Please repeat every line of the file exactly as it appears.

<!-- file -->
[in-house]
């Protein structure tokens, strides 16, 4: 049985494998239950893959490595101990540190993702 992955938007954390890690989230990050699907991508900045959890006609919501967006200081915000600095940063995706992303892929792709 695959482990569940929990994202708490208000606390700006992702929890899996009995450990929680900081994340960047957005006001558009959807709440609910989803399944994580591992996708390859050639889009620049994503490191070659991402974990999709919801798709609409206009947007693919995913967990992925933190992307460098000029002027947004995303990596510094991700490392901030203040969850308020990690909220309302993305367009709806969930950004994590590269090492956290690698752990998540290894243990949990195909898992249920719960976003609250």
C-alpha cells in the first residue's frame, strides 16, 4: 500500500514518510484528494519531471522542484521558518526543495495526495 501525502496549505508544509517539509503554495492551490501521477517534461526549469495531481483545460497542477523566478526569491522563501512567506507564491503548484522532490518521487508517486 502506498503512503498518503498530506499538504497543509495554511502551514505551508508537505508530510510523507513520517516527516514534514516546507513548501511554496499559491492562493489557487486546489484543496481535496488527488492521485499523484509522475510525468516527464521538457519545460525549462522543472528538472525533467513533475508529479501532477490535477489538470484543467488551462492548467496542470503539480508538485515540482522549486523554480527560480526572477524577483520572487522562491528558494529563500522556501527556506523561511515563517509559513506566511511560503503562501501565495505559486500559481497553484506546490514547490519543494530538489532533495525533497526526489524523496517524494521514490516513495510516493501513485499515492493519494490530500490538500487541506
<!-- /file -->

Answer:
[in-house]
């Protein structure tokens, strides 16, 4: 049985494998239950893959490595101990540190993702 992955938007954390890690989230990050699907991508900045959890006609919501967006200081915000600095940063995706992303892929792709 695959482990569940929990994202708490208000606390700006992702929890899996009995450990929680900081994340960047957005006001558009959807709440609910989803399944994580591992996708390859050639889009620049994503490191070659991402974990999709919801798709609409206009947007693919995913967990992925933190992307460098000029002027947004995303990596510094991700490392901030203040969850308020990690909220309302993305367009709806969930950004994590590269090492956290690698752990998540290894243990949990195909898992249920719960976003609250």
C-alpha cells in the first residue's frame, strides 16, 4: 500500500514518510484528494519531471522542484521558518526543495495526495 501525502496549505508544509517539509503554495492551490501521477517534461526549469495531481483545460497542477523566478526569491522563501512567506507564491503548484522532490518521487508517486 502506498503512503498518503498530506499538504497543509495554511502551514505551508508537505508530510510523507513520517516527516514534514516546507513548501511554496499559491492562493489557487486546489484543496481535496488527488492521485499523484509522475510525468516527464521538457519545460525549462522543472528538472525533467513533475508529479501532477490535477489538470484543467488551462492548467496542470503539480508538485515540482522549486523554480527560480526572477524577483520572487522562491528558494529563500522556501527556506523561511515563517509559513506566511511560503503562501501565495505559486500559481497553484506546490514547490519543494530538489532533495525533497526526489524523496517524494521514490516513495510516493501513485499515492493519494490530500490538500487541506